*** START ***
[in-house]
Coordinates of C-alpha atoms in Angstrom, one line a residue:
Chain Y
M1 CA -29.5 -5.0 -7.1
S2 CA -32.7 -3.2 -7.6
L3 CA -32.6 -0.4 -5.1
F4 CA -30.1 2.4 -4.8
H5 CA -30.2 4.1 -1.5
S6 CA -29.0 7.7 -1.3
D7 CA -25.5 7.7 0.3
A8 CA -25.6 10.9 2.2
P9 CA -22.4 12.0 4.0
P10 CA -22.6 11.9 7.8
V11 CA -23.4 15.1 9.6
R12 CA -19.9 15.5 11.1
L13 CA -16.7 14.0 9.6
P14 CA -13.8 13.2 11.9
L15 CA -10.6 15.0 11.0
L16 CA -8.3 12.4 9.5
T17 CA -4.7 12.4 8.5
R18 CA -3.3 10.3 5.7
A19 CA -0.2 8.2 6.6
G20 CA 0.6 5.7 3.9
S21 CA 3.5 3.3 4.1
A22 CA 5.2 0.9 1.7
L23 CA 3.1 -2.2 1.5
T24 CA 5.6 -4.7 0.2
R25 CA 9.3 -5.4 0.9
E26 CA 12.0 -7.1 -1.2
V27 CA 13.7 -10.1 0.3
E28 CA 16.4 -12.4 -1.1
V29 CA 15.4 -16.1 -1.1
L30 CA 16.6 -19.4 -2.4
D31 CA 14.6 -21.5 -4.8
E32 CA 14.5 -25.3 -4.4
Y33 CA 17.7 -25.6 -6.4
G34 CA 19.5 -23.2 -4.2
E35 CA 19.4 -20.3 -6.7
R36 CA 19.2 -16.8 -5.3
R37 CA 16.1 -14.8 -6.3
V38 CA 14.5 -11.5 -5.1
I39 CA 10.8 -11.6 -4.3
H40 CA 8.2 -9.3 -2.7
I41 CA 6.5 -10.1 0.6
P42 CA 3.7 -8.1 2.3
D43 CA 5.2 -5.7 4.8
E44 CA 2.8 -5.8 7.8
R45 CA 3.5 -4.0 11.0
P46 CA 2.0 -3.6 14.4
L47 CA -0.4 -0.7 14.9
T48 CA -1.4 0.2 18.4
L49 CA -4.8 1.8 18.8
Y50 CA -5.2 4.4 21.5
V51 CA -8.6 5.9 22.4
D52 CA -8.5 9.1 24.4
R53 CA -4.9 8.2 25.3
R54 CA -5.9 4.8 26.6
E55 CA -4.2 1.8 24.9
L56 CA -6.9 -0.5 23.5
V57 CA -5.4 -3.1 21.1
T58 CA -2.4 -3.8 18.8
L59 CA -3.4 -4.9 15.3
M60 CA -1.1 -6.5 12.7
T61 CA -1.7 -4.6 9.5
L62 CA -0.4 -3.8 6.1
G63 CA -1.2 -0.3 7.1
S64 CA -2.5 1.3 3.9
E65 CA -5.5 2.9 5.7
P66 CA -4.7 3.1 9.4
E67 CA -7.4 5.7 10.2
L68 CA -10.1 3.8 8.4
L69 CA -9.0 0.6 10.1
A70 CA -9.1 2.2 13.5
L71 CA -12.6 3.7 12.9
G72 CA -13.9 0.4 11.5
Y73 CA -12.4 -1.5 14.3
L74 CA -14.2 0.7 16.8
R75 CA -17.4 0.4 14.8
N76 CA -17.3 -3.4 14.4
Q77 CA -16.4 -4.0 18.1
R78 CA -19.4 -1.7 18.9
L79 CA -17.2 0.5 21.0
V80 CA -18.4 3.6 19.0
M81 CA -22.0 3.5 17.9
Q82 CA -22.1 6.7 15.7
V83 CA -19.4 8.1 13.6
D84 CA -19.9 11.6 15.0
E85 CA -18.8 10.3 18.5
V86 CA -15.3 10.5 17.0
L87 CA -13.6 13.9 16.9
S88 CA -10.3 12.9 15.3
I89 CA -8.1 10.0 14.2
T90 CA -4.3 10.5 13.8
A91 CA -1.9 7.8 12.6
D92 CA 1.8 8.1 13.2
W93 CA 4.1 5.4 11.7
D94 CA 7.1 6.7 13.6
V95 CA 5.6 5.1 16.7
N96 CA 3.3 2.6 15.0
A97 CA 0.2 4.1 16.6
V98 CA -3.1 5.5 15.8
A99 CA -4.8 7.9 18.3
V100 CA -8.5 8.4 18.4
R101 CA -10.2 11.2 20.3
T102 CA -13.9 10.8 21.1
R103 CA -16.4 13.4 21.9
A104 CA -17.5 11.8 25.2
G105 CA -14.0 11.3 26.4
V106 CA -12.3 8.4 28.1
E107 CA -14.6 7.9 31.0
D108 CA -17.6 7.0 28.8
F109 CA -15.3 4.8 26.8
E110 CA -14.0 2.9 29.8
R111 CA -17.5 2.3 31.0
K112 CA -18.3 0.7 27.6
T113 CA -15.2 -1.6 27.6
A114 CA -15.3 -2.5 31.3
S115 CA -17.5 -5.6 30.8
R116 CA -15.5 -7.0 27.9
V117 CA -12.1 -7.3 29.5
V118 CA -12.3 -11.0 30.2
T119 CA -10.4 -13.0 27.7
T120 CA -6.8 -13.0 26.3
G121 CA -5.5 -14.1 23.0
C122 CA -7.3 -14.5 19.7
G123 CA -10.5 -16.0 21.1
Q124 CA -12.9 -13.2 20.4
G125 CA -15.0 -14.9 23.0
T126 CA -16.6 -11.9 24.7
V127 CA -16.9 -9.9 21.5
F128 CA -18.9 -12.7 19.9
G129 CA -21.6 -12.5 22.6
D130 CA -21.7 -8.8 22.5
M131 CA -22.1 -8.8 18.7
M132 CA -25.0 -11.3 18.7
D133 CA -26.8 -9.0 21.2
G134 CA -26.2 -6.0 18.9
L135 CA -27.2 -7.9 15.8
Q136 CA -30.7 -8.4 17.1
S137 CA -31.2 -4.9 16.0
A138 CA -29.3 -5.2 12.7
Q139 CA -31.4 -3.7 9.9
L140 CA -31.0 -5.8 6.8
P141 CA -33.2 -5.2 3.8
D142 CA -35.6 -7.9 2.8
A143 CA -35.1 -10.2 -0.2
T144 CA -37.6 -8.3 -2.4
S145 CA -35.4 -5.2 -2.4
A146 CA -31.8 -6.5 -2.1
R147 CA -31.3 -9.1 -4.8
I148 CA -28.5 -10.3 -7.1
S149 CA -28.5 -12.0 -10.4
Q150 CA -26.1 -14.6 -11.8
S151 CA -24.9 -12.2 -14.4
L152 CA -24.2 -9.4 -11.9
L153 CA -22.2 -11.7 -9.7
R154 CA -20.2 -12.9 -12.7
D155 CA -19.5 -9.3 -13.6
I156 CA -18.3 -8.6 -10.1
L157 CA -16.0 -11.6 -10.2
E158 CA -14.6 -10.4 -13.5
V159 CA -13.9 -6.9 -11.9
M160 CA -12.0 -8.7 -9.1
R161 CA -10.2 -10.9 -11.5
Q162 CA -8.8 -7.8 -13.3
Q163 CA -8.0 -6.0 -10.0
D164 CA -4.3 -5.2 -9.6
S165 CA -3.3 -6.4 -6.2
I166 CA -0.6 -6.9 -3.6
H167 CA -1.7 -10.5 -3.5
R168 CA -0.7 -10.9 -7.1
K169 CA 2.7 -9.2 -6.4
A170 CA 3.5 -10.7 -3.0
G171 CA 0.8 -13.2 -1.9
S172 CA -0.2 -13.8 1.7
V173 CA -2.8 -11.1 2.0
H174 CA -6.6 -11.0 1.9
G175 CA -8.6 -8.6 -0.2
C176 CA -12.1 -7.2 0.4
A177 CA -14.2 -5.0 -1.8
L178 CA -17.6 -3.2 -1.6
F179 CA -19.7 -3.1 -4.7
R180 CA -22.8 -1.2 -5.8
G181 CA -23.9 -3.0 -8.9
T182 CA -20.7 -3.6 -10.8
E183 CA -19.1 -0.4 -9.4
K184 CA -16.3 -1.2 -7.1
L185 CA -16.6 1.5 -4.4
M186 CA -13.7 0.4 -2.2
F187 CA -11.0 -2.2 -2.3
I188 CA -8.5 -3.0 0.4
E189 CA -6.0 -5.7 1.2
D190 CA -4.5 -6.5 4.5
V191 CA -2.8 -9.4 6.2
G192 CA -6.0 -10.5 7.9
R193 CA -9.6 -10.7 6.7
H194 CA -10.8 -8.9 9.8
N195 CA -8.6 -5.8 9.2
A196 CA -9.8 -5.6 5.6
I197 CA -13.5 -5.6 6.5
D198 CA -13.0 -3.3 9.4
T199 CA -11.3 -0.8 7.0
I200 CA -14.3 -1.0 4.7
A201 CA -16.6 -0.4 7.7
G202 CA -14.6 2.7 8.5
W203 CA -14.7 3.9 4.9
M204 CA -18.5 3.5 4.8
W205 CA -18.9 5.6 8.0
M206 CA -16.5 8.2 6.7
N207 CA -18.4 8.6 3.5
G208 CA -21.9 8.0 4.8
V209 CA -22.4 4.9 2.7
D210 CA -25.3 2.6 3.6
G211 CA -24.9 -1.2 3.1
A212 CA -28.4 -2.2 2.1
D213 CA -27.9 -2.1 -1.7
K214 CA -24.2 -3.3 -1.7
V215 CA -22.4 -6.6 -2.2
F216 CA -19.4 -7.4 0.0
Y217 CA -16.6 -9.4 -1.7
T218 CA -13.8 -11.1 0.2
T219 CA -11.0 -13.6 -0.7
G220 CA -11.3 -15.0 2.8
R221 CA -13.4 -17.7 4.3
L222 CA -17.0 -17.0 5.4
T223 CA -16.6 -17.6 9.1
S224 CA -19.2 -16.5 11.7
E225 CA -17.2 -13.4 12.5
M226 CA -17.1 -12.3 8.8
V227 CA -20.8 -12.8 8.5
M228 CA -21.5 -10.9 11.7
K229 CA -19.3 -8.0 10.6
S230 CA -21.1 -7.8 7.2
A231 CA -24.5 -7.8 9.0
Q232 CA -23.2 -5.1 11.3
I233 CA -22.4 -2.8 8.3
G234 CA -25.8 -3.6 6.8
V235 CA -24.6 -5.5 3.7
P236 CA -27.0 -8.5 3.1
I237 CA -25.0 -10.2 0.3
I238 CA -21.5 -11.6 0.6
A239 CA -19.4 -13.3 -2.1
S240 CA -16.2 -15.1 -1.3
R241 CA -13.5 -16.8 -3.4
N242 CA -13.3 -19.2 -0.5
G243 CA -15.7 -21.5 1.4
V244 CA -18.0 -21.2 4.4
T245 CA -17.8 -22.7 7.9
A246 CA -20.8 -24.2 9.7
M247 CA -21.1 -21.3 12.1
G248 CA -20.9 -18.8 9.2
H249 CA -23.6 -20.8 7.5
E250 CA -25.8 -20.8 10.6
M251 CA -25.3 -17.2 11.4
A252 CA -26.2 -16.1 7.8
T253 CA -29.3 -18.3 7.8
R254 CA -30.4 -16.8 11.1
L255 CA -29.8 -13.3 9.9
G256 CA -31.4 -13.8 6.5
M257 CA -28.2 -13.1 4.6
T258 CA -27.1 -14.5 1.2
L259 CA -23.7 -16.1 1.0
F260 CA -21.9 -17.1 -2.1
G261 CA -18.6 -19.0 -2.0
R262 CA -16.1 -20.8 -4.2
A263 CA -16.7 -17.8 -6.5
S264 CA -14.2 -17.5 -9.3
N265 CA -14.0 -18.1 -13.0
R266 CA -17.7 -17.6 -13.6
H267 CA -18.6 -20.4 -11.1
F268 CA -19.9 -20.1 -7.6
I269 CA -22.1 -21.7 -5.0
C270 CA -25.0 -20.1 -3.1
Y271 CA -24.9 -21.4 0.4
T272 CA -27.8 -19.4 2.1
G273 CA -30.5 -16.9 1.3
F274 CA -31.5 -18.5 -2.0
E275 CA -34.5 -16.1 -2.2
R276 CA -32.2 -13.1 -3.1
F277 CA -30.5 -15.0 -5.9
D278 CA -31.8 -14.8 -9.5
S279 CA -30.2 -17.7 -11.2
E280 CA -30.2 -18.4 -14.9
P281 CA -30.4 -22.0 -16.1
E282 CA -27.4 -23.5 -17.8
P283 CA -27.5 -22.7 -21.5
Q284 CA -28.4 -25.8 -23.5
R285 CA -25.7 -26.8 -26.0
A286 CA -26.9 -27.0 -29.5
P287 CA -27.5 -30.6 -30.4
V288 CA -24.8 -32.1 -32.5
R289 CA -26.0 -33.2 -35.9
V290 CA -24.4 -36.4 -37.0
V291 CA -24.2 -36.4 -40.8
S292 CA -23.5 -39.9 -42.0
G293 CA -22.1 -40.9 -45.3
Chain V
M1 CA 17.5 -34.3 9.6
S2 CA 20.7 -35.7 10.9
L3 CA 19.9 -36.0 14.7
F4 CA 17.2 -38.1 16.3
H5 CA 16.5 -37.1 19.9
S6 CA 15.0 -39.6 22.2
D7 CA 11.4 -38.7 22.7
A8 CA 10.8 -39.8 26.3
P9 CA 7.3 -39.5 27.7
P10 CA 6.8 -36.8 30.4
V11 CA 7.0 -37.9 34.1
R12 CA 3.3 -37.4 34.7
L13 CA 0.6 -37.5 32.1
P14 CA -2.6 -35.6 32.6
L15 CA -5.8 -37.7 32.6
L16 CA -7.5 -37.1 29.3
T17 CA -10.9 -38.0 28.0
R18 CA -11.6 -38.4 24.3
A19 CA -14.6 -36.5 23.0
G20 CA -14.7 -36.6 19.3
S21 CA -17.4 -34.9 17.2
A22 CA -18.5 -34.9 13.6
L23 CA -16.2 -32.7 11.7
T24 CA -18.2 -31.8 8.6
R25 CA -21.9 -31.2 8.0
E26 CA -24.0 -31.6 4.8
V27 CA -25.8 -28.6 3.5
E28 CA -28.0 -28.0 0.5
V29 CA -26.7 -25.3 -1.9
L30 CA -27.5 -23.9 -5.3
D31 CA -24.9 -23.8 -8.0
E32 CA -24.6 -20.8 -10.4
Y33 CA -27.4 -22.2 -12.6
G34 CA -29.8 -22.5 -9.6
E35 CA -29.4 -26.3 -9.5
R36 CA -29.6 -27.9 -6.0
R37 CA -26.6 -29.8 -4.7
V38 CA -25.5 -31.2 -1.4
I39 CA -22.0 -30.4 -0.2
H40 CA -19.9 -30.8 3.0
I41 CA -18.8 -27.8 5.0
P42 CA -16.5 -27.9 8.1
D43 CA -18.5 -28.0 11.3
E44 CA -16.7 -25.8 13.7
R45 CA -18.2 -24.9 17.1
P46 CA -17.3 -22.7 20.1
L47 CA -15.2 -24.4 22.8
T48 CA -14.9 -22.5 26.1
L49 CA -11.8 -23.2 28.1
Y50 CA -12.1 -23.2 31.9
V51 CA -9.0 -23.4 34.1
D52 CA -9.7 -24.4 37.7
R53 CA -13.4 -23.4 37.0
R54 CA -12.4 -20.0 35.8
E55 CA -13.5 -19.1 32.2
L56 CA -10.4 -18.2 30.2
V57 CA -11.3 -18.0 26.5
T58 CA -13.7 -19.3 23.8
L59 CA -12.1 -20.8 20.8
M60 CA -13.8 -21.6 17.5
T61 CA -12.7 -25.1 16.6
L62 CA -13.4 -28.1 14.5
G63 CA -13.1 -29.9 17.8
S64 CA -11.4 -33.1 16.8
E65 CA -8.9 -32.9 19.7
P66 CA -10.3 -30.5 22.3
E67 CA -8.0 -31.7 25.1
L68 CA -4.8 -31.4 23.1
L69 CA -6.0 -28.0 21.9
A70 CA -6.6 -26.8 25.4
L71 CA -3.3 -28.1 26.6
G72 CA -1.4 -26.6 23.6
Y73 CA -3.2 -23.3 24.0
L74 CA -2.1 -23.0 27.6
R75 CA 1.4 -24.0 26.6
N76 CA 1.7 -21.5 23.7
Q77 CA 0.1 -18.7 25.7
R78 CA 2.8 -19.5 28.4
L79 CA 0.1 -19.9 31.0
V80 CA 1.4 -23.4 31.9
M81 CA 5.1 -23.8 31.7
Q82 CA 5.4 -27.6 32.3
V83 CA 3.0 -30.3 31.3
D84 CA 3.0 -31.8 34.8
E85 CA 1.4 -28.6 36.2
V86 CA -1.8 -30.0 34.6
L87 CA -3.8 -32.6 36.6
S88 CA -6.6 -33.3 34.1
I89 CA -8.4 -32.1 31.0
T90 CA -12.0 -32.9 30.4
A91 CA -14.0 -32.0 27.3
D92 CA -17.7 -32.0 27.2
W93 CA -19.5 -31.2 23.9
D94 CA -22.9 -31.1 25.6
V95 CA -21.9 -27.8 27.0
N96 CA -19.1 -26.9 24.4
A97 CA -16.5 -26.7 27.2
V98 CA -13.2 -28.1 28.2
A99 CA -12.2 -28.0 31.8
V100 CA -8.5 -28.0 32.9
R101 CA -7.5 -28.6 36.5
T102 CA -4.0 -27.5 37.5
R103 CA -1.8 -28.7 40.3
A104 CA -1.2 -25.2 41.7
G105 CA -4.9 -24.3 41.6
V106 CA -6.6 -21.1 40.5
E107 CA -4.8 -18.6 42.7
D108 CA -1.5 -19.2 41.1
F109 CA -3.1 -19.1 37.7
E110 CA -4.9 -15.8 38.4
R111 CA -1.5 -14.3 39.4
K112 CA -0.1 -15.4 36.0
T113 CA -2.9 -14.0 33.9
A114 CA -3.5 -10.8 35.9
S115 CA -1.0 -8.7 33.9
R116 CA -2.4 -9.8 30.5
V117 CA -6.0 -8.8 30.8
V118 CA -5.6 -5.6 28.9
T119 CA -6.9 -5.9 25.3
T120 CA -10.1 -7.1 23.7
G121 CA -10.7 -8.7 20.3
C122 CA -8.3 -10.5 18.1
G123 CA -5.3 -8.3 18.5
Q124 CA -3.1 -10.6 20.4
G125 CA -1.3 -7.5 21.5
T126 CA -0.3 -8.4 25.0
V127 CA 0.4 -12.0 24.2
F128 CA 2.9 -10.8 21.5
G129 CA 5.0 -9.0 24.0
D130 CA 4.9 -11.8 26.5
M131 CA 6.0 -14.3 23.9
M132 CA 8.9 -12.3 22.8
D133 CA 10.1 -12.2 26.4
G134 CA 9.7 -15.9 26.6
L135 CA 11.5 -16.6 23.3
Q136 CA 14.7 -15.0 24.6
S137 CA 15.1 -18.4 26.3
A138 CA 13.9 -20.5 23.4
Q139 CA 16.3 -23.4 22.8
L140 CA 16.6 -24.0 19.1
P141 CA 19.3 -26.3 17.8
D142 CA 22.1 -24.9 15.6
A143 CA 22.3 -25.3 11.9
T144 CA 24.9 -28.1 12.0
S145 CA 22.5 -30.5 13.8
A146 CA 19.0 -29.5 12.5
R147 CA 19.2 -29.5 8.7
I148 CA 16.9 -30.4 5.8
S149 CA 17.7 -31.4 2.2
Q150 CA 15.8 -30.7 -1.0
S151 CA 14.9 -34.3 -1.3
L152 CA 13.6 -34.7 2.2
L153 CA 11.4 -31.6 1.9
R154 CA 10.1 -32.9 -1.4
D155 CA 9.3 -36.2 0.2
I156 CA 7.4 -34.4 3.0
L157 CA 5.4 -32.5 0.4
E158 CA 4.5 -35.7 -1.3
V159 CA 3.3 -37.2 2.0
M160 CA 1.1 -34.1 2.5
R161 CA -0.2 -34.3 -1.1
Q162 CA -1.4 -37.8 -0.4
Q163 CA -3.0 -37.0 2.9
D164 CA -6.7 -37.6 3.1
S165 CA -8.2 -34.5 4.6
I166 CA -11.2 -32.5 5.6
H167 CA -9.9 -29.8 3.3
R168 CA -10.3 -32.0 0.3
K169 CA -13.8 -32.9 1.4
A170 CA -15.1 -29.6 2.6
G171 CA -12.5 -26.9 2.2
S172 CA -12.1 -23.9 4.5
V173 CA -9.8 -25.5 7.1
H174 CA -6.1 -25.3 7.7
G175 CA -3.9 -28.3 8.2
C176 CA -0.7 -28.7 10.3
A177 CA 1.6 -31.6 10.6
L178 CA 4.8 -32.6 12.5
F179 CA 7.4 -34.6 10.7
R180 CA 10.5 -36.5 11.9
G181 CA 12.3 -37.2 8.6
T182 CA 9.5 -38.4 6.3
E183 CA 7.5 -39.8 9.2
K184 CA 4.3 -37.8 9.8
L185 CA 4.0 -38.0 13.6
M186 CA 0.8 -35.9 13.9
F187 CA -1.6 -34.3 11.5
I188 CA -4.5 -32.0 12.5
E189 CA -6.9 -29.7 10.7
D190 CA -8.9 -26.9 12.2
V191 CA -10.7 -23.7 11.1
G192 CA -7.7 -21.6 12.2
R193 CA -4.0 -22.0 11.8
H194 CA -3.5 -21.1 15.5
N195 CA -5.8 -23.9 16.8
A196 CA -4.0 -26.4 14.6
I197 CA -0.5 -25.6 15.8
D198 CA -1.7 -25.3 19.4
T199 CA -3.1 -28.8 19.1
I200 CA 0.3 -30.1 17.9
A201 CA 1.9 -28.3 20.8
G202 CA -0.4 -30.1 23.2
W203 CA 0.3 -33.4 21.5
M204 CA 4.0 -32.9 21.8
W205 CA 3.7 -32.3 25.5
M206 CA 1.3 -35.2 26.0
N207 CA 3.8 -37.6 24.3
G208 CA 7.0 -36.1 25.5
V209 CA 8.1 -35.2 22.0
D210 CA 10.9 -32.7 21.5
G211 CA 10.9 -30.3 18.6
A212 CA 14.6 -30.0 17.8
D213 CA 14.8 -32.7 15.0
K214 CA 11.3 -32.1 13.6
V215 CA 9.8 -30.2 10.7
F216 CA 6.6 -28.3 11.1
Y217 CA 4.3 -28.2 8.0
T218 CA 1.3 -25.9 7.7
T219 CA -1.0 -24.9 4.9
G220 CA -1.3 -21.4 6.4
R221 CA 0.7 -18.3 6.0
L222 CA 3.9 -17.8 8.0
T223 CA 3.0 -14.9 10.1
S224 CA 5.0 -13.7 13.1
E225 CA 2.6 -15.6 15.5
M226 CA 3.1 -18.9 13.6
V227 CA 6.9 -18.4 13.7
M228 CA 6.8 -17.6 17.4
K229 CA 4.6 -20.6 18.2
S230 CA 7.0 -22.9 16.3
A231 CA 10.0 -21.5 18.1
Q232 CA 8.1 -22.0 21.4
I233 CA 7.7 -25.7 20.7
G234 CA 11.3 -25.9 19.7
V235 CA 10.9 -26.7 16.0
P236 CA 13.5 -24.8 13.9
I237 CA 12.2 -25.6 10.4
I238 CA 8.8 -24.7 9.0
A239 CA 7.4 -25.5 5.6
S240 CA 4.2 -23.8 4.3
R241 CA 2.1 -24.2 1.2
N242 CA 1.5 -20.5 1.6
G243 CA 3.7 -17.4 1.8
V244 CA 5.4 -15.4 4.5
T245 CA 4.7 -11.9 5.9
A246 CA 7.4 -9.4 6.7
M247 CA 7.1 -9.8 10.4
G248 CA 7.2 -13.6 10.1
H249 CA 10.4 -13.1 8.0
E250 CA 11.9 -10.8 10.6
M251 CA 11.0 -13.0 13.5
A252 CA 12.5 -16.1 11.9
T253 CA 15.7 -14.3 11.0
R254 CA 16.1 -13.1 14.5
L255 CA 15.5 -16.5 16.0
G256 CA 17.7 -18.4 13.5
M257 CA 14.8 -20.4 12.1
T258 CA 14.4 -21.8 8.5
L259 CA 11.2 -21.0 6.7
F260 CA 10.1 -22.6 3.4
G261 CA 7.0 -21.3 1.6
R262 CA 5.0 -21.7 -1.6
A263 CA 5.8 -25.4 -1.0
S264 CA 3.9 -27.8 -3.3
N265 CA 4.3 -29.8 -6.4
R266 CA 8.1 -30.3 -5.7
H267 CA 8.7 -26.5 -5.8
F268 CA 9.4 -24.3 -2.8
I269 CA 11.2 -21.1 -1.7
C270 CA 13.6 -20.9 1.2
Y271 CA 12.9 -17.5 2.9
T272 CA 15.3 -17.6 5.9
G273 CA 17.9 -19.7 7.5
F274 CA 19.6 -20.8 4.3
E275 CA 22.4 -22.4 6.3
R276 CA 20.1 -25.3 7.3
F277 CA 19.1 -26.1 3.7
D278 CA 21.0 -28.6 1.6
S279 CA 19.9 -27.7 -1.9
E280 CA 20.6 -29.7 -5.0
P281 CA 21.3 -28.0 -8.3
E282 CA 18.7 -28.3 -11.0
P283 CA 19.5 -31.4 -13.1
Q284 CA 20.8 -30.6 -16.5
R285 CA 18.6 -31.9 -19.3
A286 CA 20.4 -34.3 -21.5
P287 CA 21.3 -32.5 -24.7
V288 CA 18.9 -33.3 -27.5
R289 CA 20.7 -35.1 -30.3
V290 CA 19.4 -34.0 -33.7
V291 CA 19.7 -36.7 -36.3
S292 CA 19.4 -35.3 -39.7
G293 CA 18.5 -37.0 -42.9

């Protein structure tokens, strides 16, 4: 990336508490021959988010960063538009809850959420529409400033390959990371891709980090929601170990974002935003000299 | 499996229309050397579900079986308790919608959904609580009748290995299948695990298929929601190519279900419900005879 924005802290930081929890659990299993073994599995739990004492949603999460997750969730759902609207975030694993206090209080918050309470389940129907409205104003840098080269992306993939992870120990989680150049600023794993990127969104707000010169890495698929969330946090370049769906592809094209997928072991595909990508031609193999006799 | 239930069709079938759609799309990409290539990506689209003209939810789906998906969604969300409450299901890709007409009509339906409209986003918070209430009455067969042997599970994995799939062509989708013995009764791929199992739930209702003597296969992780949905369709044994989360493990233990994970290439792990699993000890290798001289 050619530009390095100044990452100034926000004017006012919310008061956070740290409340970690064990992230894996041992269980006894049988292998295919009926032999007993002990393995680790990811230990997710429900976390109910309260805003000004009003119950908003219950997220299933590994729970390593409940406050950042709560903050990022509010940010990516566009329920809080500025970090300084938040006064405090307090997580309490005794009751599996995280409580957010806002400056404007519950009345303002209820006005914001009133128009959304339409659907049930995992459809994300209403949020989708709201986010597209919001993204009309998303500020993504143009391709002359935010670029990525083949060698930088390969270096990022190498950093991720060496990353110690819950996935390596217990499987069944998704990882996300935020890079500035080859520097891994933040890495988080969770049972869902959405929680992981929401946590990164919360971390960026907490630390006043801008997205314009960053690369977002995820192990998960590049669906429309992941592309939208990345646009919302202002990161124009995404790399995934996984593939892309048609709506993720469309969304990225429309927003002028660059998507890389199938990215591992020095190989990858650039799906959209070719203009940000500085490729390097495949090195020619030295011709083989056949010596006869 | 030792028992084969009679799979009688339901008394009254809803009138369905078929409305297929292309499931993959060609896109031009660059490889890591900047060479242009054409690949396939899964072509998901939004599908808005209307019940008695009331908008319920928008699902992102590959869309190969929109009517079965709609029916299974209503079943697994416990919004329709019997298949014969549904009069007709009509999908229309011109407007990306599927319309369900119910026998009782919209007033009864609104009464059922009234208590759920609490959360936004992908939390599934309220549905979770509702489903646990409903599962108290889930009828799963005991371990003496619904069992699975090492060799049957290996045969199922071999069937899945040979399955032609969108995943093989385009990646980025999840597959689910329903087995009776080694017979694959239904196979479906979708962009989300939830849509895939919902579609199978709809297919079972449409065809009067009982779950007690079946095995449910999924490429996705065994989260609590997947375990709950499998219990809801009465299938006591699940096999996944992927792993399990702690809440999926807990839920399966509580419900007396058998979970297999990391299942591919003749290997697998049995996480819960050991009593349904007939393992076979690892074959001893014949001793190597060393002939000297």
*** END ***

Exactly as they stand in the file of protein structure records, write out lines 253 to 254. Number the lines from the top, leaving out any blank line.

E250 CA -25.8 -20.8 10.6
M251 CA -25.3 -17.2 11.4